A new show at the Bowdoin College Museum of Art presents an assortment of works given to the College over the decades by private collectors. These objects reside in museum storage for much of the time, but have now been assembled into a unique exhibition by student curators.
Students in Associate Professor Linda Docherty‘s fall art history class, “Private Treasures, Public Gifts,” curated the show as part of their semester-long study of art collecting in America from the 18th century to present day.
“Insight Out: Exploring Gifts of Art from Private Collectors,” which runs through April 15, coincides with another exhibition at the Museum, “Building a College Collection: Select Recent Acquisitions.” This show features works by Ansel Adams, Louise Bourgeois, Man Ray and others. Together the exhibitions celebrate the bicentennial anniversary of James Bowdoin III’s original bequest to the college in 1811. Bowdoin’s art collection featured copies of European paintings, master drawings, and portraits of worthies, some of which are currently on view elsewhere in the Museum. “By focusing exclusively on gifts, the student show highlights how subsequent donors have continued the tradition Bowdoin started,” Docherty explained.
To prepare for the task of curating “Insight Out,” Docherty’s class studied a number of American art collectors, including Bowdoin, Thomas Jefferson, Isabella Stewart Gardner, Henry Clay Frick and Gertrude Vanderbilt Whitney. They examined the purposes underlying collecting, and the role played by these individuals in instilling national pride, educating the public, and promoting social change.
At the same time, the 13 students in Docherty’s class went about selecting and researching the pieces they wanted in the show. Because the Museum of Art holds more than 20,000 objects, Docherty presented them with a short list of 75 pieces that she had pulled earlier from museum storage. The students chose works representing different subjects, media and time periods, and by artists such as James McNeill Whistler, Winslow Homer, and Henri Matisse.
Once students had selected the final 39 objects, they were assigned to write both the interpretive labels that hang next to each object and the longer catalog essays that have been permanently filed in the Museum to aid future researchers.
“It took some showing off,” Clare Henry ’12 said about her short explanations of John La Farge’s Jinrikisha Boy and Carlo Maratti’s Sacred and Christian Rome. “I wanted my enthusiasm for the art to show through.” Henry, an art history and visual arts major, said that after graduating she wants to work in a gallery or do curatorial work. She credited the class with deepening her understanding of the process of creating an exhibition.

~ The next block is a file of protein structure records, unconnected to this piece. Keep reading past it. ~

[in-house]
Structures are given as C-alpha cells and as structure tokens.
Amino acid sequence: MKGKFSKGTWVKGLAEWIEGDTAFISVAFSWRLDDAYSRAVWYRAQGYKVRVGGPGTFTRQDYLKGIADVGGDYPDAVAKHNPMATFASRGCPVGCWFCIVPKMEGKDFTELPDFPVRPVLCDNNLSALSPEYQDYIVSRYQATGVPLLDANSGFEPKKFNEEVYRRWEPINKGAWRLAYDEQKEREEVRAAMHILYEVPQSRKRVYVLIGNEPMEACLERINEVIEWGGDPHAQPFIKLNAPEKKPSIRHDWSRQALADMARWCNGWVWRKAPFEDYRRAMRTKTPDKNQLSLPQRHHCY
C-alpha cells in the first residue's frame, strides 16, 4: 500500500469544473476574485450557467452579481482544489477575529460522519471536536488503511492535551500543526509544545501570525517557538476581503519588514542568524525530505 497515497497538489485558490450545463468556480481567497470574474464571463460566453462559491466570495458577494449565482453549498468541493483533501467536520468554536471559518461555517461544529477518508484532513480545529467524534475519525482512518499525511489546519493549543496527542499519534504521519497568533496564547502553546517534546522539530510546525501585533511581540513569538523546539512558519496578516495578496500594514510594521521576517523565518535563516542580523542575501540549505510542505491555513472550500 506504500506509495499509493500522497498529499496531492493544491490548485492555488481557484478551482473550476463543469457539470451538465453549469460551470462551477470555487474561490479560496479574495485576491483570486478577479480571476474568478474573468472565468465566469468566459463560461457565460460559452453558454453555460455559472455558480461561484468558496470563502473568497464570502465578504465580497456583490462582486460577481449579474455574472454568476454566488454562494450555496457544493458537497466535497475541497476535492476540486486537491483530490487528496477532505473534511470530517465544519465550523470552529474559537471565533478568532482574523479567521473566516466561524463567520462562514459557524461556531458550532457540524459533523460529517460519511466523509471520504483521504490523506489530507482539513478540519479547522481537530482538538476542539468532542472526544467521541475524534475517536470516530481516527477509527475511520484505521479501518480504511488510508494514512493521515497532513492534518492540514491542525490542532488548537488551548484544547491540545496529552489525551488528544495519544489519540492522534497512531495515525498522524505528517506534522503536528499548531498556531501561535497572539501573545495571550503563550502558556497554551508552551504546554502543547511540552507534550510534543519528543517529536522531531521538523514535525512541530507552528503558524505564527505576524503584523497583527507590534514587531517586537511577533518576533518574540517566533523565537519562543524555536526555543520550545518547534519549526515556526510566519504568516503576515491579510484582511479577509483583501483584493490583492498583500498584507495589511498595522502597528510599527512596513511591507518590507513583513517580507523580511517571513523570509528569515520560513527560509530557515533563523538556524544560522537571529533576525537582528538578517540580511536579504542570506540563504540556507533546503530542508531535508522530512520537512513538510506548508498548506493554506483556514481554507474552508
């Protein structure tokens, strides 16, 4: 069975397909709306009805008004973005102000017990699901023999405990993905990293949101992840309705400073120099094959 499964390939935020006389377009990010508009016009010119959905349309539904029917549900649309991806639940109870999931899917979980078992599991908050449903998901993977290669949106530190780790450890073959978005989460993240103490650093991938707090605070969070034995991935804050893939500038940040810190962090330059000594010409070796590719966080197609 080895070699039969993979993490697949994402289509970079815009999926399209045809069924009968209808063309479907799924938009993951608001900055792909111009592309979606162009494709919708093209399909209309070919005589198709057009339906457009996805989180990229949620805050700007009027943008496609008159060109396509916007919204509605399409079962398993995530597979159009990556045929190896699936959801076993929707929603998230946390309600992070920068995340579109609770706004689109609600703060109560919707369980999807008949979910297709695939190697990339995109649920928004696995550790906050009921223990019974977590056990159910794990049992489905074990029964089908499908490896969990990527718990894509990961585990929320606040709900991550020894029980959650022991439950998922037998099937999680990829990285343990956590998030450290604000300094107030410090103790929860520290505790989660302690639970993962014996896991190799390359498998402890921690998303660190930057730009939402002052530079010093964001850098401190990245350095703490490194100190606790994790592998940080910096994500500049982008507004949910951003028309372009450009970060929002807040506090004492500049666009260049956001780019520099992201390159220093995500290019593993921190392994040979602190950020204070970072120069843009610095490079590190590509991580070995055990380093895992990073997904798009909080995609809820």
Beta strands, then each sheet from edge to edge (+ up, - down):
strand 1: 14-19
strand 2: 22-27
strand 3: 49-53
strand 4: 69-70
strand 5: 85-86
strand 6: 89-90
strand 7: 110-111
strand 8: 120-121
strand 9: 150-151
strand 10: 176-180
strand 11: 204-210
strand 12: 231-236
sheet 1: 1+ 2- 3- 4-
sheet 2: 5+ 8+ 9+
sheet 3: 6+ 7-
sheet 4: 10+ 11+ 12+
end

Docherty said she challenged her students to write object labels of under 100 words. “It’s a very difficult task. You can’t waste a word”¦ and you have to be clear and eloquent at the same time,” she said. She advised her students to encourage viewers to take time to look at the work by drawing their attention to a significant visual aspect.
Students got a chance to include more of their research in the longer catalog entries. Anne Schember ’12, an art history major and Italian minor, said she appreciated writing a college paper that would be of use to someone else. She said she also valued the chance to do in-depth research on an original work of art, even though information was sometimes scarce. “A lot of the pieces aren’t well known, but that was part of the fun,” she said.
Chris Omachi ’12, an art history major who’s planning to work in a New York gallery next year, researched a Picasso print, The Crayfish, as well as a lithograph by HonorÃ© Daumier and a gelatin silver print by Frederick Sommer. He said he enjoyed working collectively with the students and museum staff to create the exhibition and plan the opening reception. The reception was organized with help from a student group, the Student Museum and Art Club (SMAC), of which Omachi is a member.
Although the students researched their objects individually, they worked together to design the installation, juxtaposing objects to evoke both thematic and aesthetic considerations. “It made them think about how works of art fit together,” Docherty said. “In curating an exhibition the whole is as important as the parts.”
Photo Gallery: To kick off the show, the class planned an opening reception on Feb. 10, which drew hundreds of people from the college community. The students raised money from numerous sources to pay for refreshments, a DJ, and publicity. They also gave two gallery talks Feb. 16 and 17 at the Museum.